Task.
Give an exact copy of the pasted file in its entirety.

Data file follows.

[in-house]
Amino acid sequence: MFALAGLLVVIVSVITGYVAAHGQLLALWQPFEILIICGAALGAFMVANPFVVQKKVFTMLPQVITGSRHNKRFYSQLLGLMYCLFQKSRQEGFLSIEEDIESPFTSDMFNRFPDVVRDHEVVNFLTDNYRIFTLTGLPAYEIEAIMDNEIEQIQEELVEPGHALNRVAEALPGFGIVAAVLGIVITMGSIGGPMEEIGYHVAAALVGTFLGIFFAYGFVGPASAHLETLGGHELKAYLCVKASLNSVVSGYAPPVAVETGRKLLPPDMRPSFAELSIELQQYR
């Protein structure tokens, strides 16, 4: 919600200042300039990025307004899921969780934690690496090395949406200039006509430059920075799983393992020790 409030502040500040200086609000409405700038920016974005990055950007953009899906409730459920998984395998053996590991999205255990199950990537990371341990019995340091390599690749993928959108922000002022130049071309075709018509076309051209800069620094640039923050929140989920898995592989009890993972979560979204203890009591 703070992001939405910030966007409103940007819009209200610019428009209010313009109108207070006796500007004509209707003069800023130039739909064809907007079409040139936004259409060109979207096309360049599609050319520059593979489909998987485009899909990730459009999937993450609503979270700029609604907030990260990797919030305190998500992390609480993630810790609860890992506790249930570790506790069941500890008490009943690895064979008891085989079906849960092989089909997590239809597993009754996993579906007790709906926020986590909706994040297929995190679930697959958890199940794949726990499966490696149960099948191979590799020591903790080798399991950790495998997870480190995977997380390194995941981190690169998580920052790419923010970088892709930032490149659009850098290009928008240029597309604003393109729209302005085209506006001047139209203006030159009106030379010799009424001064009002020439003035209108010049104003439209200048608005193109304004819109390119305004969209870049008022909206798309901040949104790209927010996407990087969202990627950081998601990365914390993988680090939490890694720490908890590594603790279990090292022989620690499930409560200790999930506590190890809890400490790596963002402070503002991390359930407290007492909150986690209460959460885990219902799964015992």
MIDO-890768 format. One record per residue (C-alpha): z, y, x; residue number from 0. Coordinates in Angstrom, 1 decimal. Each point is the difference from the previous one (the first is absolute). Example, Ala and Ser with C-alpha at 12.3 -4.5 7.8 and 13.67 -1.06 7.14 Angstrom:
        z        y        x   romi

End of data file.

[in-house]
Amino acid sequence: MFALAGLLVVIVSVITGYVAAHGQLLALWQPFEILIICGAALGAFMVANPFVVQKKVFTMLPQVITGSRHNKRFYSQLLGLMYCLFQKSRQEGFLSIEEDIESPFTSDMFNRFPDVVRDHEVVNFLTDNYRIFTLTGLPAYEIEAIMDNEIEQIQEELVEPGHALNRVAEALPGFGIVAAVLGIVITMGSIGGPMEEIGYHVAAALVGTFLGIFFAYGFVGPASAHLETLGGHELKAYLCVKASLNSVVSGYAPPVAVETGRKLLPPDMRPSFAELSIELQQYR
């Protein structure tokens, strides 16, 4: 919600200042300039990025307004899921969780934690690496090395949406200039006509430059920075799983393992020790 409030502040500040200086609000409405700038920016974005990055950007953009899906409730459920998984395998053996590991999205255990199950990537990371341990019995340091390599690749993928959108922000002022130049071309075709018509076309051209800069620094640039923050929140989920898995592989009890993972979560979204203890009591 703070992001939405910030966007409103940007819009209200610019428009209010313009109108207070006796500007004509209707003069800023130039739909064809907007079409040139936004259409060109979207096309360049599609050319520059593979489909998987485009899909990730459009999937993450609503979270700029609604907030990260990797919030305190998500992390609480993630810790609860890992506790249930570790506790069941500890008490009943690895064979008891085989079906849960092989089909997590239809597993009754996993579906007790709906926020986590909706994040297929995190679930697959958890199940794949726990499966490696149960099948191979590799020591903790080798399991950790495998997870480190995977997380390194995941981190690169998580920052790419923010970088892709930032490149659009850098290009928008240029597309604003393109729209302005085209506006001047139209203006030159009106030379010799009424001064009002020439003035209108010049104003439209200048608005193109304004819109390119305004969209870049008022909206798309901040949104790209927010996407990087969202990627950081998601990365914390993988680090939490890694720490908890590594603790279990090292022989620690499930409560200790999930506590190890809890400490790596963002402070503002991390359930407290007492909150986690209460959460885990219902799964015992």
MIDO-890768 format. One record per residue (C-alpha): z, y, x; residue number from 0. Coordinates in Angstrom, 1 decimal. Each point is the difference from the previous one (the first is absolute). Example, Ala and Ser with C-alpha at 12.3 -4.5 7.8 and 13.67 -1.06 7.14 Angstrom:
        z        y        x   romi